Courtney: Who gains inside track at starting QB for Ducks?

The first in a series of the prevailing storylines at each position group for Oregon

Posted on April 3, 2021

Chris Courtney
  By Chris Courtney of WFOD for SportsPac12

Few things in recent memory were as protractedly loathsome across the board as 2020. And while the residuals of the past year linger to this day with COVID protocols remaining in place for most areas of the country, this spring offers a level of hope and optimism that simply did not exist at this time one year ago.

As it relates to the Oregon football program, the spring of 2021 represents an opportunity to build upon what was accomplished in 2020, as well as a chance to right some of what went wrong during a condensed season.

Yes, head coach Mario Cristobal and the Ducks celebrated (however controversially) their second straight Pac-12 Conference title, though they finished with a 4-3 record that was punctuated with a dud Fiesta Bowl performance against 10th-ranked Iowa State.

Similarly, the offseason offered its own mixed bag of emotions.

The Ducks bid farewell to accomplished defensive coordinator Andy Avalos, who left Eugene after two seasons to take the head coaching job at his alma mater Boise State, before welcoming former Cal defensive coordinator Tim DeRuyter as his replacement. Weeks later, Ducks starting quarterback Tyler Shough entered the transfer portal after an up and down 2020 season, providing even more uncertainty and intrigue around the quarterback position heading into the spring.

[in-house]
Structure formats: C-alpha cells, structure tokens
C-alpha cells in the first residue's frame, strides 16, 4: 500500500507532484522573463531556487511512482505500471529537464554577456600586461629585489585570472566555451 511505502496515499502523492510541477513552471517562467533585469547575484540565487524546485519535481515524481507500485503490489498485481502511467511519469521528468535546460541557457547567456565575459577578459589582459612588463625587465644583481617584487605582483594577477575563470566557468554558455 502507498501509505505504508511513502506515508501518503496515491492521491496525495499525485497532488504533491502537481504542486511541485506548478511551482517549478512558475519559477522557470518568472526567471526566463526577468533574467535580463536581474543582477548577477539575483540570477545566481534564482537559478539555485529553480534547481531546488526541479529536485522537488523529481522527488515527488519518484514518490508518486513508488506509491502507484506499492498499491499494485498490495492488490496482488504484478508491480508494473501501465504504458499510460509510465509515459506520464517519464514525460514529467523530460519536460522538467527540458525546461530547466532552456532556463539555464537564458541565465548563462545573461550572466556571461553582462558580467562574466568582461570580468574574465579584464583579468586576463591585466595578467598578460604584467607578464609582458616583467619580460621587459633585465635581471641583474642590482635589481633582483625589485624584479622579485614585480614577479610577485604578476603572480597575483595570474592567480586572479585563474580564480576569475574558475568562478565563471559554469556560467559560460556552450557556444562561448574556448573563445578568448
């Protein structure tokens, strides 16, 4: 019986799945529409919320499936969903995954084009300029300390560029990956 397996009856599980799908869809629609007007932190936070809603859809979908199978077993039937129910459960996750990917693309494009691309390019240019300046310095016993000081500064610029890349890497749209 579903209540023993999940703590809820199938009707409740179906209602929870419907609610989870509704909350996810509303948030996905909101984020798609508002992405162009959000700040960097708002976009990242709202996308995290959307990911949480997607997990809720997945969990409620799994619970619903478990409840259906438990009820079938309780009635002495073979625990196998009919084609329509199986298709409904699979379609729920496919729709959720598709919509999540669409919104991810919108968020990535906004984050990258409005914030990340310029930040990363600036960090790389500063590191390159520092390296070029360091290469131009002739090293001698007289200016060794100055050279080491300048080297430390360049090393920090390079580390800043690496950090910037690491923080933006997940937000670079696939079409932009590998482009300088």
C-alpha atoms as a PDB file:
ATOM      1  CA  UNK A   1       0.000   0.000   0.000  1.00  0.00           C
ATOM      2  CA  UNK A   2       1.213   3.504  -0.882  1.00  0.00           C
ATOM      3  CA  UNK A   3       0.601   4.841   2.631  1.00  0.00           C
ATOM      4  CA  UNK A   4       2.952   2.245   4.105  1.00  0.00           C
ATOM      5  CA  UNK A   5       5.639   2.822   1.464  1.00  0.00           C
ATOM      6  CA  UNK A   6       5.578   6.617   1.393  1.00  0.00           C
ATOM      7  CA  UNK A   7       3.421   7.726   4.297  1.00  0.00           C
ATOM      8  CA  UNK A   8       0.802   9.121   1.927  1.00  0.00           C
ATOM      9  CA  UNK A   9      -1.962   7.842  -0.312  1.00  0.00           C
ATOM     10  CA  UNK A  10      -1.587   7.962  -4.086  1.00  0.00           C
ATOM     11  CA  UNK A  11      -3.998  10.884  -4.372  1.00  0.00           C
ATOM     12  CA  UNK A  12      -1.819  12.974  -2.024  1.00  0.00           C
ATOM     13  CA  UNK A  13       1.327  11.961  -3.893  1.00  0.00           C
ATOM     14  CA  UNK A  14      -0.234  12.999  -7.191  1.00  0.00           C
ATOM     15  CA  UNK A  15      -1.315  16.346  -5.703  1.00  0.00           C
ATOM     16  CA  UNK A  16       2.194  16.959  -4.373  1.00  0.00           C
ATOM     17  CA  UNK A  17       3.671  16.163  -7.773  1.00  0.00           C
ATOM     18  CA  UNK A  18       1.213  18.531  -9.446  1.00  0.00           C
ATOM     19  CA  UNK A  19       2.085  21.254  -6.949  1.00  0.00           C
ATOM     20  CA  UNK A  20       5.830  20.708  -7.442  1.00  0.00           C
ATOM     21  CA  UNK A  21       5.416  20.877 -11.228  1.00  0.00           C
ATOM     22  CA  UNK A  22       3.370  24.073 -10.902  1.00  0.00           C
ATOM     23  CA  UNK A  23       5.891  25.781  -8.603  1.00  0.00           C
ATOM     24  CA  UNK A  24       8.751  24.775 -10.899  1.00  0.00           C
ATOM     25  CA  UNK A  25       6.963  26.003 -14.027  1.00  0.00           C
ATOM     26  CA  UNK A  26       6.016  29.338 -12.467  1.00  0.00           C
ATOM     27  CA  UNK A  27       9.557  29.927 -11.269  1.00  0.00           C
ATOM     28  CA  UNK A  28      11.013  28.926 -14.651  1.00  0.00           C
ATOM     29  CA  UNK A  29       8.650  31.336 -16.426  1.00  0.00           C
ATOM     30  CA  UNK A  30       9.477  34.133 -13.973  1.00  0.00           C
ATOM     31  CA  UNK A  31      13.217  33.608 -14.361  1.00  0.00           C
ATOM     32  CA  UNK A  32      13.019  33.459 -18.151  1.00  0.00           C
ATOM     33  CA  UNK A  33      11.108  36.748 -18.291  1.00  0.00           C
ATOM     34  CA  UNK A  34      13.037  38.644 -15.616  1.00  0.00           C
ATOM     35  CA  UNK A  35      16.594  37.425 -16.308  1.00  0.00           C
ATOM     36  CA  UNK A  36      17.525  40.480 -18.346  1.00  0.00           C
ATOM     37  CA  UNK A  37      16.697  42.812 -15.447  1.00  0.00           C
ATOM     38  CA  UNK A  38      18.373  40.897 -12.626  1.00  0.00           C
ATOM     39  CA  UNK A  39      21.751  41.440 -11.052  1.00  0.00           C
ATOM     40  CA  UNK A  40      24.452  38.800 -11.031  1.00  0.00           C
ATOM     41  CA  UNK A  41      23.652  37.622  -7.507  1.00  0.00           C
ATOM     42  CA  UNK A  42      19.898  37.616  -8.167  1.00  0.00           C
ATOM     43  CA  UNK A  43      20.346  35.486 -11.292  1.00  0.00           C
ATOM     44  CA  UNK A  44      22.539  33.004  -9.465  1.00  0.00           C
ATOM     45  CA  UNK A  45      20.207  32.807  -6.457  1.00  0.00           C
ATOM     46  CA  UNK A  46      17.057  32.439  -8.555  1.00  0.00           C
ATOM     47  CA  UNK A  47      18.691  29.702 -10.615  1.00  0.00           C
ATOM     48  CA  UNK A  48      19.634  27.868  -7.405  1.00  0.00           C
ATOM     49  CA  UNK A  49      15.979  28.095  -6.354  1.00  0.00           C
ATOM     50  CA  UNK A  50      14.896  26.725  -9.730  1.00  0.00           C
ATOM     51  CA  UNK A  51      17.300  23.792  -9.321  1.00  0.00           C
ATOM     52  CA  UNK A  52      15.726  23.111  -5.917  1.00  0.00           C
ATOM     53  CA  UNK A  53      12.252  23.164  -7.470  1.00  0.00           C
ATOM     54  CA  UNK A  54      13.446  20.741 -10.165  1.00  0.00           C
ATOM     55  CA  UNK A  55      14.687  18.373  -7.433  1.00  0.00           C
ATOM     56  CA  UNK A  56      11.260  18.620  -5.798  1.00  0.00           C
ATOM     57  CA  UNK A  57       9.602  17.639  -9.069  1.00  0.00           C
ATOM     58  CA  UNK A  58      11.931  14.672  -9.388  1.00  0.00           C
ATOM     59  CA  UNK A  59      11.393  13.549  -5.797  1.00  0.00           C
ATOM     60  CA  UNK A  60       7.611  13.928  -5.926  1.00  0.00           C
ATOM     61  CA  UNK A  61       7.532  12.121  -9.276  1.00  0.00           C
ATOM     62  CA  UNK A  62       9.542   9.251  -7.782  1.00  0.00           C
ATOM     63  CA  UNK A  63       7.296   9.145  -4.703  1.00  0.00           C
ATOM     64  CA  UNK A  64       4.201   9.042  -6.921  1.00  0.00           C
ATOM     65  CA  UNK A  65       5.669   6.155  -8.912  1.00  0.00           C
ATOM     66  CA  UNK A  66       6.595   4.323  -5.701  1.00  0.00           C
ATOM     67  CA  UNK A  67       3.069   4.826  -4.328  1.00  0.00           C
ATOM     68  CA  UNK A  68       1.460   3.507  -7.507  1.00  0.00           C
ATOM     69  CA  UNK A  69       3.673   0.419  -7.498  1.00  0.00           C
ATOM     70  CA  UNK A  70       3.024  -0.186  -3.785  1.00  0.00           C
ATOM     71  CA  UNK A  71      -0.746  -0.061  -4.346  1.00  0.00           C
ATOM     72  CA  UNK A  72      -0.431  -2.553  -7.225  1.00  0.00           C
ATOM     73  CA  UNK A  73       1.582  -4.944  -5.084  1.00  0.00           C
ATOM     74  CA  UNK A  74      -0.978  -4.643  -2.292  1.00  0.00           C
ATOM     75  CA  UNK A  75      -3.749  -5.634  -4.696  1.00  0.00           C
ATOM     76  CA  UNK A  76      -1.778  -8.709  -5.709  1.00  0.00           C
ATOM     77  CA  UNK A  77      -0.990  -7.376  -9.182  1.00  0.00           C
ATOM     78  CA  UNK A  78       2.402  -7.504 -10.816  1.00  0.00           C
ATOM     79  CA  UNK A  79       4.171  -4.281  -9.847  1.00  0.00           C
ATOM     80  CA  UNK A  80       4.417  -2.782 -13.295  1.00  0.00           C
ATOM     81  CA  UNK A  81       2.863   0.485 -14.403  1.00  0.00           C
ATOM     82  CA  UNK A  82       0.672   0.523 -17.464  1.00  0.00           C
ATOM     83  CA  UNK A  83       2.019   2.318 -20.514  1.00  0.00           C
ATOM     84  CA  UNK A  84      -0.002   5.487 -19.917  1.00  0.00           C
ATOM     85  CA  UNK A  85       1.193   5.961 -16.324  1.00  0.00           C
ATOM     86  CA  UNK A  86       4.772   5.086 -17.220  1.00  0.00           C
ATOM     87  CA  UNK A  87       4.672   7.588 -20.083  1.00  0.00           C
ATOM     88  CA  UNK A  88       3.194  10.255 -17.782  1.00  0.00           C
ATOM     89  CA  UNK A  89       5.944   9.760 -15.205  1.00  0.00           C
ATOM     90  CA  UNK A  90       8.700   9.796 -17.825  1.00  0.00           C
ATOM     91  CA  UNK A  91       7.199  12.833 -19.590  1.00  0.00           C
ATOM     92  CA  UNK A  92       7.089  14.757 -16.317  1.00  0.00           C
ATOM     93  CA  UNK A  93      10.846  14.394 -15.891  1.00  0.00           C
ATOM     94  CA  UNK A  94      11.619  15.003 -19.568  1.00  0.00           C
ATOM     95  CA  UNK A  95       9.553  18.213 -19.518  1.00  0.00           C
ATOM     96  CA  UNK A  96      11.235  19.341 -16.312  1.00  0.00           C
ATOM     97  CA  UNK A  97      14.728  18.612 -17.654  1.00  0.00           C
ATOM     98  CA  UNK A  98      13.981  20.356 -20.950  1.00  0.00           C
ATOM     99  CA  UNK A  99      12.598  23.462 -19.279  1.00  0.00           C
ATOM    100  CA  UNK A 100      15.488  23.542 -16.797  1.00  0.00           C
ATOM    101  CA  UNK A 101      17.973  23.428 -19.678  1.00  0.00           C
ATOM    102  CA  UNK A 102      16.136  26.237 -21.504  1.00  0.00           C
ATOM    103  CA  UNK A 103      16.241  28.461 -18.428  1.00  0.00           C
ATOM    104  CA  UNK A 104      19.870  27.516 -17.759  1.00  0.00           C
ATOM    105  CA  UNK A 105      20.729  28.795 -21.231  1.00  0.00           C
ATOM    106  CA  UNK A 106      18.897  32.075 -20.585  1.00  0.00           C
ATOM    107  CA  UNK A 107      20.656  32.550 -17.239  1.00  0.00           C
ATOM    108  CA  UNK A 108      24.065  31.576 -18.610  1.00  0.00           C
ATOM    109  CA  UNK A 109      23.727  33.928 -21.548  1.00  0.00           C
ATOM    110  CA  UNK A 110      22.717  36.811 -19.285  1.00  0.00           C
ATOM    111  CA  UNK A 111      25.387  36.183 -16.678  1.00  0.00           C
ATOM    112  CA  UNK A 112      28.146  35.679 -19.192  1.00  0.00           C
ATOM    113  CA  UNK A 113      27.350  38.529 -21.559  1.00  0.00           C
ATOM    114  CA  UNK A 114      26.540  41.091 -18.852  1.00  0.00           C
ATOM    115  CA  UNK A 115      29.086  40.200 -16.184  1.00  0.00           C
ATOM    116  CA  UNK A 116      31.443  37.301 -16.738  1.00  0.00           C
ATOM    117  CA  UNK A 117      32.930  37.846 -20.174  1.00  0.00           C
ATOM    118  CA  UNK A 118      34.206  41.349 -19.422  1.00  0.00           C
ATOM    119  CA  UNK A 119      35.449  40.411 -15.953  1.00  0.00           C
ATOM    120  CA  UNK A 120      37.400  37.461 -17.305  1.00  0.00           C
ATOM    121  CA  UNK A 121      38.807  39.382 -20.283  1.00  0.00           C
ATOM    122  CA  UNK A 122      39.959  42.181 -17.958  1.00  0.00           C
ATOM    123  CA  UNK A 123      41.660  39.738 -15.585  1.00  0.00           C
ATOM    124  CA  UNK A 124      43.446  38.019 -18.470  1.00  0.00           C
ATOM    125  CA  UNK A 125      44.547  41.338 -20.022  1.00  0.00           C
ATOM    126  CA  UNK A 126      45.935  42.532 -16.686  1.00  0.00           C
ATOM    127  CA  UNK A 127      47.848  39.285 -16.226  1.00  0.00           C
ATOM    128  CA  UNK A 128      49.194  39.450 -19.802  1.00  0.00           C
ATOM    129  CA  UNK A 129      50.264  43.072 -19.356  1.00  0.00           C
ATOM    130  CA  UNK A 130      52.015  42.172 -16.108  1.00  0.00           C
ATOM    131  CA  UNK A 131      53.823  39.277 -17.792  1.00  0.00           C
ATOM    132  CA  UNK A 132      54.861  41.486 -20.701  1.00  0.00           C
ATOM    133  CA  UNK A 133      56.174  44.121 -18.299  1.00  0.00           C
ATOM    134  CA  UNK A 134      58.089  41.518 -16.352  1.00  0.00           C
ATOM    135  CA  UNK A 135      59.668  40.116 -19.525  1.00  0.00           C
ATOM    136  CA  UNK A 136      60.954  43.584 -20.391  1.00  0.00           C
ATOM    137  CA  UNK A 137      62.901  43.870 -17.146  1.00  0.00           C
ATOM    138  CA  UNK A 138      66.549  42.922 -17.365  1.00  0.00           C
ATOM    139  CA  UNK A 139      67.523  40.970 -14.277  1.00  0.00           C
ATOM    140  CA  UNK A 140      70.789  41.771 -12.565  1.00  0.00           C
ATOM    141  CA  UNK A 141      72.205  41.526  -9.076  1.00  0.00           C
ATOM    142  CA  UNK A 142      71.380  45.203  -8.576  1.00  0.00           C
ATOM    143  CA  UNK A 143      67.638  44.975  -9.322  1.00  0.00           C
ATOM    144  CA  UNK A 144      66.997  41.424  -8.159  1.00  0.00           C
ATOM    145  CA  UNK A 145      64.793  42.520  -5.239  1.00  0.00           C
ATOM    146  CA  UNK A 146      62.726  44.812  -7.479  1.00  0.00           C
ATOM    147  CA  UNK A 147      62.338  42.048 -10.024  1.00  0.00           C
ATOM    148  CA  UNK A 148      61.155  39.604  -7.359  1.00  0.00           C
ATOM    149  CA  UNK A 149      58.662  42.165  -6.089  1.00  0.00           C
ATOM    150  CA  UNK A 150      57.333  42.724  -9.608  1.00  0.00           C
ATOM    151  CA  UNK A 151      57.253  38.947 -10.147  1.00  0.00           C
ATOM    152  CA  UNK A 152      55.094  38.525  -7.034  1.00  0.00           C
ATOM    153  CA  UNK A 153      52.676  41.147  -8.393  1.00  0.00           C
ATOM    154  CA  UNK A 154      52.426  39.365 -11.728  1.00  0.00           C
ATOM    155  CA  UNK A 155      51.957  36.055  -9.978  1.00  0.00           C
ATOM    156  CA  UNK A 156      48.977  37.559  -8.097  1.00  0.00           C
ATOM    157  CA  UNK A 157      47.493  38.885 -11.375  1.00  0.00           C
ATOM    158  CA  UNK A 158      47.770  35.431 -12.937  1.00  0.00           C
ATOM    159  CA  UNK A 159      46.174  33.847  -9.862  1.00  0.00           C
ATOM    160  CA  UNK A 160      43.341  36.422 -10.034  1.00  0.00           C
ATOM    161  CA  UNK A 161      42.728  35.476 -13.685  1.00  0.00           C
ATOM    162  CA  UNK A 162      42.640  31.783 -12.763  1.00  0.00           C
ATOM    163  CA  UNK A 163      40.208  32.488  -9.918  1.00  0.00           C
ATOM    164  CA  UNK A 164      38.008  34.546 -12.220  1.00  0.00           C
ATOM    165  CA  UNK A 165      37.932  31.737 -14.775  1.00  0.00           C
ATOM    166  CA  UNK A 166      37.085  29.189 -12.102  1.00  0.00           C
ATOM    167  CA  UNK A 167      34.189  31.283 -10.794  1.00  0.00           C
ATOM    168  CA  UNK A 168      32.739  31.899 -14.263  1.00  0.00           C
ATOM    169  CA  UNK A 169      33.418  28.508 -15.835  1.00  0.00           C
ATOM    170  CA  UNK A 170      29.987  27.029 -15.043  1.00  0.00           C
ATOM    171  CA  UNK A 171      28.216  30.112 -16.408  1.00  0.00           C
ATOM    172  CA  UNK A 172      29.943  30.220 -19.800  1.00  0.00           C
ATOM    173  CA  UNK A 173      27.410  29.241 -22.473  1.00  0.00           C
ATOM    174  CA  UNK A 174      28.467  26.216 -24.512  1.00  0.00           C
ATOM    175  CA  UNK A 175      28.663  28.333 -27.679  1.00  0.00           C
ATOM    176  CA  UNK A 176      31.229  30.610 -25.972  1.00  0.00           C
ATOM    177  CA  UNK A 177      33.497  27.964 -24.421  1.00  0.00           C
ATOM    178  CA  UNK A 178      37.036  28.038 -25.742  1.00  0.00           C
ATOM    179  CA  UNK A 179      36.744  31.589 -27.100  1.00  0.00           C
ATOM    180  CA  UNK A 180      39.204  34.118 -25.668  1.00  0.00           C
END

With spring practices now officially underway at Oregon, I’m taking the time to examine the prevailing storylines at each position group, while exploring how these questions could impact the Ducks entering the fall.

Today, our Spring Storylines series begins with a look at quarterback.

Who gains the inside track at starting quarterback for Oregon?
Oregon quarterback Anthony Brown | Oregon Football/Twitter)

Of all the questions facing Cristobal and the Ducks entering the spring, the question at quarterback casts a colossal shadow over all the rest. In fact, it’s not completely off base to suggest that whoever ends up winning the starting quarterback job this offseason will effectively determine how gracefully Cristobal transitions from the honeymoon phase of his tenure at Oregon into the nitty gritty of his new, long-term contract inked during the offseason.

Dating all the way back to the mid-80’s, seldom have there been moments of great uncertainty at the quarterback position for the Ducks. Whether Oregon fans appreciate it or not, they have been blessed with brilliant play at quarterback, with 2020 serving as one of the rare instances in which there have been real questions as to what the future holds at the most demanding position in all of sports.

Gone is the aforementioned Tyler Shough, who hit the transfer portal in mid-February after a season in which a promising first half of the year gave way to a troubling and confidence-sapping second stanza. Shough’s struggles truly began in the second half of Oregon’s loss at Oregon State, and became only more pronounced in the weeks that followed, as turnovers and suspect decision-making quickly became a calling card.